No play was ever mounted twice for the Great Dionysia, but the festival itself never changed. Dionysus Eleuthereus, son of Zeus, also known as Bacchos the Twice-born, drinking buddy of Silenus, patron of theater and madness, inspirer of sweet indolence and frenzied violence, had always called forth the most committed of Athenian carousers. The celebrants began to drink during the procession on the festival’s first day. After the seals on last autumn’s wine jars were cracked, the city watched through blurry eyes as the god, his plaster face painted and uncut phallus festooned with ribbons, was borne aloft through the streets. He hit the road in his divine barge, but for good measure, as if ready to preclude any delay, he also had wings and a riding crop. The procession ended at the theatre, where the god was delivered to his altar in the center of the orchestra, and whence, on the first full day of festival performances, he would enjoy an unrivaled view of the year’s dithyrambs.

     Ten fifty-man choruses—one for each tribe—would compete to mount the best songs and dances in honor of the god. Dexion had participated in his share of dithyrambs as a young man. Ungirdled, with skin oiled and goatskin around his shoulders, he danced in his first prize-winning chorus twenty-five years earlier, during the archonship of Phaidon. It was his first crack at performing as the troupe-leader, charged with introducing all the familiar stories about Dionysus—his rescue as a babe, plucked from his mother’s burnt corpse after she dared cast her gaze on the Thunderer; his emergence from his long childhood at Mount Nysa; his triumphant procession through India and Persia in an ivy-clad car pulled by panthers, spreading the blessings of the grape along the way. In every sense, Dexion’s career began with the god, for tragedy itself was said to have sprung from the dithyrambs, with the troupe-leaders having long ago evolved into protagonists, and the choral subjects straying farther and farther from the strict worship of Dionysus. As recently as Aeschylus’ time one could still hear old men complaining that the new plays had nothing to do with the god. But Dionysus himself, ever amused, ever erect and ready to fly, seemed content to take the best seat in the house.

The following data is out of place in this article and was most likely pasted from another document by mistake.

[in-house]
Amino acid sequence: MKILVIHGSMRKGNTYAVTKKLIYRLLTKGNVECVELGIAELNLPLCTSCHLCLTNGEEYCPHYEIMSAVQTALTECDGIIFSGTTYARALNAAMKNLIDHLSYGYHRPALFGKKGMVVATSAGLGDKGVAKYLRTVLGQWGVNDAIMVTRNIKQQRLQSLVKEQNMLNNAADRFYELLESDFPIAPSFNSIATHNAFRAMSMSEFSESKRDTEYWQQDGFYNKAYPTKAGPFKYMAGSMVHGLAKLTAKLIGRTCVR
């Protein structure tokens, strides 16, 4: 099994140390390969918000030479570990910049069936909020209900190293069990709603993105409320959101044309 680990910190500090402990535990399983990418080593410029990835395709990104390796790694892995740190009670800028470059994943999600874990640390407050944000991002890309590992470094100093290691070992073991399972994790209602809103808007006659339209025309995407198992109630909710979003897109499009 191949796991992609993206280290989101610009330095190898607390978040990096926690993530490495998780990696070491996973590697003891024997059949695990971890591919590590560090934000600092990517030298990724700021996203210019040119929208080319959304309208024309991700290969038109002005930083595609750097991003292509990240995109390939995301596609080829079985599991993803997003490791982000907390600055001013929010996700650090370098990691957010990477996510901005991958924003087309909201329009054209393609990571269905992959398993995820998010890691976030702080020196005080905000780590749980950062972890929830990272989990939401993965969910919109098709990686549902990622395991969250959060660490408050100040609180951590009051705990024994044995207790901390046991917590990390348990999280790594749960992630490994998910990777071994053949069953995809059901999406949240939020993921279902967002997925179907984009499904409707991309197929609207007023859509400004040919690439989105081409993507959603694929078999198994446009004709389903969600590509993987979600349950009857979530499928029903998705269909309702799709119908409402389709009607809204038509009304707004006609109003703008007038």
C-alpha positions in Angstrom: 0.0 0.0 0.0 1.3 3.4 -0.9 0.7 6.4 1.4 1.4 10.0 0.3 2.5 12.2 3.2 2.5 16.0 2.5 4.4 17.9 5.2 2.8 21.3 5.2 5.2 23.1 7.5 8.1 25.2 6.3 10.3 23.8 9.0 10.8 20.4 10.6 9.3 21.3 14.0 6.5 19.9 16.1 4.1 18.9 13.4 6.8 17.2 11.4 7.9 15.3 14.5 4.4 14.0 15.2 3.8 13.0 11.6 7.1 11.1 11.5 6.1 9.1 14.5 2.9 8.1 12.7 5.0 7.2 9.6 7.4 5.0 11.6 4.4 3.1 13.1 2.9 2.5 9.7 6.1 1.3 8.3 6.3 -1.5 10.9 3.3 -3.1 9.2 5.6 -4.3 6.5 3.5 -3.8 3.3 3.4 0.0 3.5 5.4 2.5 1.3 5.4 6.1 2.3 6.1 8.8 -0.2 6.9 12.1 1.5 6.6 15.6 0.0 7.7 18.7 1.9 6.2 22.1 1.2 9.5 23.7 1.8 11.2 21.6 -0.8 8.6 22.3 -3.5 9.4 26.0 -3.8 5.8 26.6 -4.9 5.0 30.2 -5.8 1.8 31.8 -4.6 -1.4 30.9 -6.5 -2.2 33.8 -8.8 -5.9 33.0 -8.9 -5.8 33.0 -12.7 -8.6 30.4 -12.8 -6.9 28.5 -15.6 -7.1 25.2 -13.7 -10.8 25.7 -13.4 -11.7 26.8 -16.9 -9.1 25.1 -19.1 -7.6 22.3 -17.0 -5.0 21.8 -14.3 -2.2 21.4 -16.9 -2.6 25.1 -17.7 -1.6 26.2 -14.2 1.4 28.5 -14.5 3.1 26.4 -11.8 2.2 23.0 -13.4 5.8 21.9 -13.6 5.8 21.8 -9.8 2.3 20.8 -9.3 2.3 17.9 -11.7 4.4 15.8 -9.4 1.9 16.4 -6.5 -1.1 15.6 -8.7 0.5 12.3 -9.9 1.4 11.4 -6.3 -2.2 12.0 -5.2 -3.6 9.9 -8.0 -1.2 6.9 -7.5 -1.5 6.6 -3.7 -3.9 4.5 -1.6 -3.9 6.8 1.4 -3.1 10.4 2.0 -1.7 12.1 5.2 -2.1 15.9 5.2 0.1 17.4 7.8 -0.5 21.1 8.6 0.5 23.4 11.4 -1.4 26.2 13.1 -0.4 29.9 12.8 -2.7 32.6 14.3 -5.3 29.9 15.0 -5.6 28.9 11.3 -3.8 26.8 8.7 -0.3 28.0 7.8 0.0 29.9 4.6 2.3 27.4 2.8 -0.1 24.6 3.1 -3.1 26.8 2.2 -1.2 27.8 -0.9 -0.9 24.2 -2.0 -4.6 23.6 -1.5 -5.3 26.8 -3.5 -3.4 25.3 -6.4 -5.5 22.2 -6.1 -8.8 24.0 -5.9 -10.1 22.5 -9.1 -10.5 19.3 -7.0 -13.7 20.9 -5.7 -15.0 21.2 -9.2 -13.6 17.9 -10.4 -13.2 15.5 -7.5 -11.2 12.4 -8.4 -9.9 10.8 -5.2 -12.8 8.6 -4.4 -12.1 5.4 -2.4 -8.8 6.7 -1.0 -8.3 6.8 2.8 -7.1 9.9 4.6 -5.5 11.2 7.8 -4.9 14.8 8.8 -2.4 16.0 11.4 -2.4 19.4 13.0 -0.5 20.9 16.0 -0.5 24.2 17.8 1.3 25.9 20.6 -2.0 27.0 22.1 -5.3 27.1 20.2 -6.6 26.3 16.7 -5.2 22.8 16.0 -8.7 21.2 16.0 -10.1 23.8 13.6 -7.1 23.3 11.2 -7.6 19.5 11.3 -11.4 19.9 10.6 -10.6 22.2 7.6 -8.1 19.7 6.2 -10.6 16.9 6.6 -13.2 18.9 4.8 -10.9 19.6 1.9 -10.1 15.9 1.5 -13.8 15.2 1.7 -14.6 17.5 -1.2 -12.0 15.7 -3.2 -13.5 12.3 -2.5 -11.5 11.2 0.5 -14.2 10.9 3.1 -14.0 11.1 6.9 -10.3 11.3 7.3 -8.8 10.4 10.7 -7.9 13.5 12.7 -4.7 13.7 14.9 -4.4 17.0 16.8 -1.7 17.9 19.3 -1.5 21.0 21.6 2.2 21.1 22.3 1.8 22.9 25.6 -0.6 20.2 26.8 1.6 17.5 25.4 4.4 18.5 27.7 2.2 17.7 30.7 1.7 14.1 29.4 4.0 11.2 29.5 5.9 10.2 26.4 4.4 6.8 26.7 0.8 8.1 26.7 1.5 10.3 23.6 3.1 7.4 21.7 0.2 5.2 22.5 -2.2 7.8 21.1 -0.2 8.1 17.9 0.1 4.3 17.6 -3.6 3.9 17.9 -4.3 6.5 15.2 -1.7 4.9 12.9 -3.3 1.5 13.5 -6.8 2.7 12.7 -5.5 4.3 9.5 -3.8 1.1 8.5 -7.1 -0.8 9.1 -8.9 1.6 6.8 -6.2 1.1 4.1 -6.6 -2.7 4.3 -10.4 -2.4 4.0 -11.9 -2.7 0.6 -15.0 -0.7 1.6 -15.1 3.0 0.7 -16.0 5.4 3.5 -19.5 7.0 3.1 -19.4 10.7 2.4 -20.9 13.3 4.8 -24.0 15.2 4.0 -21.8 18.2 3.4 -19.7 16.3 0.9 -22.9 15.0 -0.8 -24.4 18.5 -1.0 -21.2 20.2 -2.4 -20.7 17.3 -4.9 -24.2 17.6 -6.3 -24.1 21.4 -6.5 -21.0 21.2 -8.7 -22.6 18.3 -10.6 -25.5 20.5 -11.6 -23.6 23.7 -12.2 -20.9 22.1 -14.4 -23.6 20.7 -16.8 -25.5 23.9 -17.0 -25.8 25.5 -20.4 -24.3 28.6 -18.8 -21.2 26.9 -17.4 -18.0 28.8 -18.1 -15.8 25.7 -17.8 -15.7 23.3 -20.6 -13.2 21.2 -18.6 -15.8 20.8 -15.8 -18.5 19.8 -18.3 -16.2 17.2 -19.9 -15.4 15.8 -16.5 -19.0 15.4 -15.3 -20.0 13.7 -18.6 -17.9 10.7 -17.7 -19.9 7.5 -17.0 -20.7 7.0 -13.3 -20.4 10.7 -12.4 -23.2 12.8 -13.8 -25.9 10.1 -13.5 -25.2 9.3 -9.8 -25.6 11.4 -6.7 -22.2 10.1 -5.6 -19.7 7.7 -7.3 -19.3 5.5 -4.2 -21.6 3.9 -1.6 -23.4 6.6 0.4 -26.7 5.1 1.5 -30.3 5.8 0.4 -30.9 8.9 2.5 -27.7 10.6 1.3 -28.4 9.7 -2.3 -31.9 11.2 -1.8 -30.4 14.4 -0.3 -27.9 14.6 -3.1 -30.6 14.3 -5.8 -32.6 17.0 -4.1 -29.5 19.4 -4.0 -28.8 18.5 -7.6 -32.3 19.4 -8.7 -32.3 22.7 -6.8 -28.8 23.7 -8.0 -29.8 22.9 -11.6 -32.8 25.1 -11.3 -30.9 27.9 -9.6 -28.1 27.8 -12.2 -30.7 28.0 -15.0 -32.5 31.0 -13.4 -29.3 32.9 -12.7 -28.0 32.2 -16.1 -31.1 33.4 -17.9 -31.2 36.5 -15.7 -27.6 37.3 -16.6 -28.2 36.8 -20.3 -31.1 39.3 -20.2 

The second day was devoted to the year’s comedies, with the honored poets staging one play each. The crowd would file into the theatre as the sun rose, bearing blankets for their shoulders and pillows for the rumps that would remain planted on those wooden benches, with only brief pee breaks, for the eight hours necessary to see all five plays. For this entertainment, respectable citizens were expected to pay two obols each for a seat—less than half a day’s wages. Yet Dionysus would be displeased to see half the city barred from his levee. The city Treasury therefore paid the admission fees of hundreds of the city’s worst reprobates, scoundrels, and layabouts. These tended to cluster in the theater’s upper reaches, where they honored the god of inebriation out of small wineskins and earthenware cups. When bored, they pounded the benches with their heels; when amused, they guffawed the loudest, while at all times they shouted down impromptu reviews of the rich and the powerful in the seats below.